In addition to communicating Panasonic's policies to our suppliers, we also ask them to put reasonable efforts toward being DRC conflict free and procure materials from conflict-free smelters (CFS) to the extent possible.
Investigations of conflict minerals require the cooperation of all suppliers, and all the refiners / smelters they work with. To reduce the burden on suppliers, and to enhance the efficiency of such investigations, we have found it effective to use common investigating tools and explanatory materials. Based on this realization, Panasonic uses, as an investigative tool, the Conflict Minerals Reporting Template (CMRT) issued by the Conflict-Free Sourcing Initiative (CFSI). We are also active participants at investigative briefings held by JEITA's (Japan Electronics and Information Technology Industries Association) Responsible Minerals Trade Working Group, where we work as a presenter. We make active use of manuals and other handbooks jointly prepared by Japanese automobile makers and the Japan Auto Parts Industries Association for conducting investigations.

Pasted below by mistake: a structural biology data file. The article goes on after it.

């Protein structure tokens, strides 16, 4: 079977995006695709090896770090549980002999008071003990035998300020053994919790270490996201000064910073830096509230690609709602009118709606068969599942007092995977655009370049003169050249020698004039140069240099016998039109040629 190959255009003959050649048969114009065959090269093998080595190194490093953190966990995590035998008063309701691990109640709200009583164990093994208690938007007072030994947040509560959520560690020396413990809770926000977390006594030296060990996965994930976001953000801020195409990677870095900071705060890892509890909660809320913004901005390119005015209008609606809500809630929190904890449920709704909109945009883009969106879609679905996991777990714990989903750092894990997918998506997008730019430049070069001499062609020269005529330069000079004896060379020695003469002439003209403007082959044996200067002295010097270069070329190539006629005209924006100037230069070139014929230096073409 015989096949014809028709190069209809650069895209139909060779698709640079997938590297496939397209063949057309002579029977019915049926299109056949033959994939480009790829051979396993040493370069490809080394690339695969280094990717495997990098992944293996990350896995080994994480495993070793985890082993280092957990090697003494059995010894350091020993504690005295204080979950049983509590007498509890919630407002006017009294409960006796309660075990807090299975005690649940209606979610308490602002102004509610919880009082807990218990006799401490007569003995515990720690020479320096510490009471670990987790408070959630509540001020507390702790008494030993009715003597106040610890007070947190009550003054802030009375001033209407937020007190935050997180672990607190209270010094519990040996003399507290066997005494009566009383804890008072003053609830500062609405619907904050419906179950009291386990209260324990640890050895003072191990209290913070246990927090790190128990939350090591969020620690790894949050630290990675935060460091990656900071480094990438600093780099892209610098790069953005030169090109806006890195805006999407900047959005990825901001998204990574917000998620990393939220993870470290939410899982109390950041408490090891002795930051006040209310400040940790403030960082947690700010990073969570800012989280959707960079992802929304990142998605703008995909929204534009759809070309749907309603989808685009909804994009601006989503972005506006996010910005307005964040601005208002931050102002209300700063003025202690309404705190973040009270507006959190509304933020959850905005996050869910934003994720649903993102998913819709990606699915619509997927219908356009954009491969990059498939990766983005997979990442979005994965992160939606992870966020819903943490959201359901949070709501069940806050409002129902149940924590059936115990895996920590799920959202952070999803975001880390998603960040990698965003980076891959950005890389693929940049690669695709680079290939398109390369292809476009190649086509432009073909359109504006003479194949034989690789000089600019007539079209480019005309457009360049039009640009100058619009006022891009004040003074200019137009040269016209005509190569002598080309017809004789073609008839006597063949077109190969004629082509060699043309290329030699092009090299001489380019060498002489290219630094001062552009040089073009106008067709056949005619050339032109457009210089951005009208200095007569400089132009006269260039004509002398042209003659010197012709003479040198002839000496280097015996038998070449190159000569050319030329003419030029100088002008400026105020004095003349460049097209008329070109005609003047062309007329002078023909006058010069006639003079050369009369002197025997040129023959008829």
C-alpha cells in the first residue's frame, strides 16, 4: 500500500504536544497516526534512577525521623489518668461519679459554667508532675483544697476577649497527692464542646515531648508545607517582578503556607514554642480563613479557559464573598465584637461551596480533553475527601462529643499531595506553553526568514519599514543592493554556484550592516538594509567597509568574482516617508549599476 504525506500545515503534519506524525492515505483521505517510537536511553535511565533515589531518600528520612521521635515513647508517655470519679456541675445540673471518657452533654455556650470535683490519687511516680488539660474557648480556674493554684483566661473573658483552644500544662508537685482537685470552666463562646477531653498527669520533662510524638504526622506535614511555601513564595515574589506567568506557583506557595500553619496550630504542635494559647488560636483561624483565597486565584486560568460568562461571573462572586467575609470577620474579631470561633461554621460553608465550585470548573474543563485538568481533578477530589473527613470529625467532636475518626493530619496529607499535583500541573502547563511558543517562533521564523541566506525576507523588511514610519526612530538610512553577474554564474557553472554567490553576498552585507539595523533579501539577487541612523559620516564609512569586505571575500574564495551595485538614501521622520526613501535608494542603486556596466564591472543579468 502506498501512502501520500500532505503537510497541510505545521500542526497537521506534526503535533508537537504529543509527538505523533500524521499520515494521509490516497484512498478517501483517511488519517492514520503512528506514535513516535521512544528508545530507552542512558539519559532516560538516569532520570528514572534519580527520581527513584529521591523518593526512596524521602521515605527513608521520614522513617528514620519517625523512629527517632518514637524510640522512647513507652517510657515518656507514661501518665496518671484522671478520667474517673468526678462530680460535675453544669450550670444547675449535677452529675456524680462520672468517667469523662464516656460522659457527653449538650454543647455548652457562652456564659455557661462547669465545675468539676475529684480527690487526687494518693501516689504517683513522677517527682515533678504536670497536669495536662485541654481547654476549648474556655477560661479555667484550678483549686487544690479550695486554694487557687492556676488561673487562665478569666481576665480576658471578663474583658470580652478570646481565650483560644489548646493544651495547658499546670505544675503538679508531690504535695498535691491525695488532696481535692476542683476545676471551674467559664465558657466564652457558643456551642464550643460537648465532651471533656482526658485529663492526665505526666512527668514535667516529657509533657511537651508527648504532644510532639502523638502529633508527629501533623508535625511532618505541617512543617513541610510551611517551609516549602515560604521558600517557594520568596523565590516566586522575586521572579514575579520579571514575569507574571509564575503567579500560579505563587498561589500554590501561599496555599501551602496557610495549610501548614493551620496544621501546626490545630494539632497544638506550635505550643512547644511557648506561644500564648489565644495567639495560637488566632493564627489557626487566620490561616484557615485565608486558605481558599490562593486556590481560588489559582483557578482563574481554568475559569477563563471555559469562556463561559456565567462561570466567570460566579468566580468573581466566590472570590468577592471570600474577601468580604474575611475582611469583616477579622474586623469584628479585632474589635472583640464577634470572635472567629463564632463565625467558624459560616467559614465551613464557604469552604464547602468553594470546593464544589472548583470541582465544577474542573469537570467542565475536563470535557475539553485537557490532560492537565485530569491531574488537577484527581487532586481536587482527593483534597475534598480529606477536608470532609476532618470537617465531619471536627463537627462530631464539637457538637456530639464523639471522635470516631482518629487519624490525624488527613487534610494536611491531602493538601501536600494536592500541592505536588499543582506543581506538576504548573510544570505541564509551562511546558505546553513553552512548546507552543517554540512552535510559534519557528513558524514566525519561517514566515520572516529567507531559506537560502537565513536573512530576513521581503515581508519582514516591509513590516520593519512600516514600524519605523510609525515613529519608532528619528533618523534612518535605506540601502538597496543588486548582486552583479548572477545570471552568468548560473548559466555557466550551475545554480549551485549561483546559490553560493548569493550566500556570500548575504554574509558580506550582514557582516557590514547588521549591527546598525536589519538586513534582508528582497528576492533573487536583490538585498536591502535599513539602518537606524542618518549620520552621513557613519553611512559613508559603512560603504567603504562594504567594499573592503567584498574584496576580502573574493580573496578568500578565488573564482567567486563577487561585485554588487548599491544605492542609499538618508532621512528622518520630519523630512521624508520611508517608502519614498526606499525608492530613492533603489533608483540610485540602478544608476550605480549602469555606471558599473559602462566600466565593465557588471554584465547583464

Status of Investigations

In fiscal 2017, the Panasonic Group as a whole surveyed around 1,800 supplier companies on conflict materials and had responses from 95% of those (as of the end of January 2017). Based on the CMRTs that we have collected, we have already conducted a risk analysis and assessment, and have requested further investigations from suppliers according to risks.
A total of 313 smelters have been identified by the Panasonic Group for the four specified minerals.
At the present time, we have not confirmed any minerals that have served to finance military power either directly or indirectly for the metals that have been reported in the survey as being sourced from covered countries, but we will continue our work of closely examining and identifying smelter information.
Furthermore, through our industry activities, we have urged smelters to acquire CFS certification. Our suppliers continue to perform due diligence, but in the rare event minerals are discovered to have been supportive of conflict, we are asking that these suppliers strive to change their suppliers, or take other steps toward non-use.

Participation in Forums on Implementing Due Diligence for Responsible Mineral Supply Chains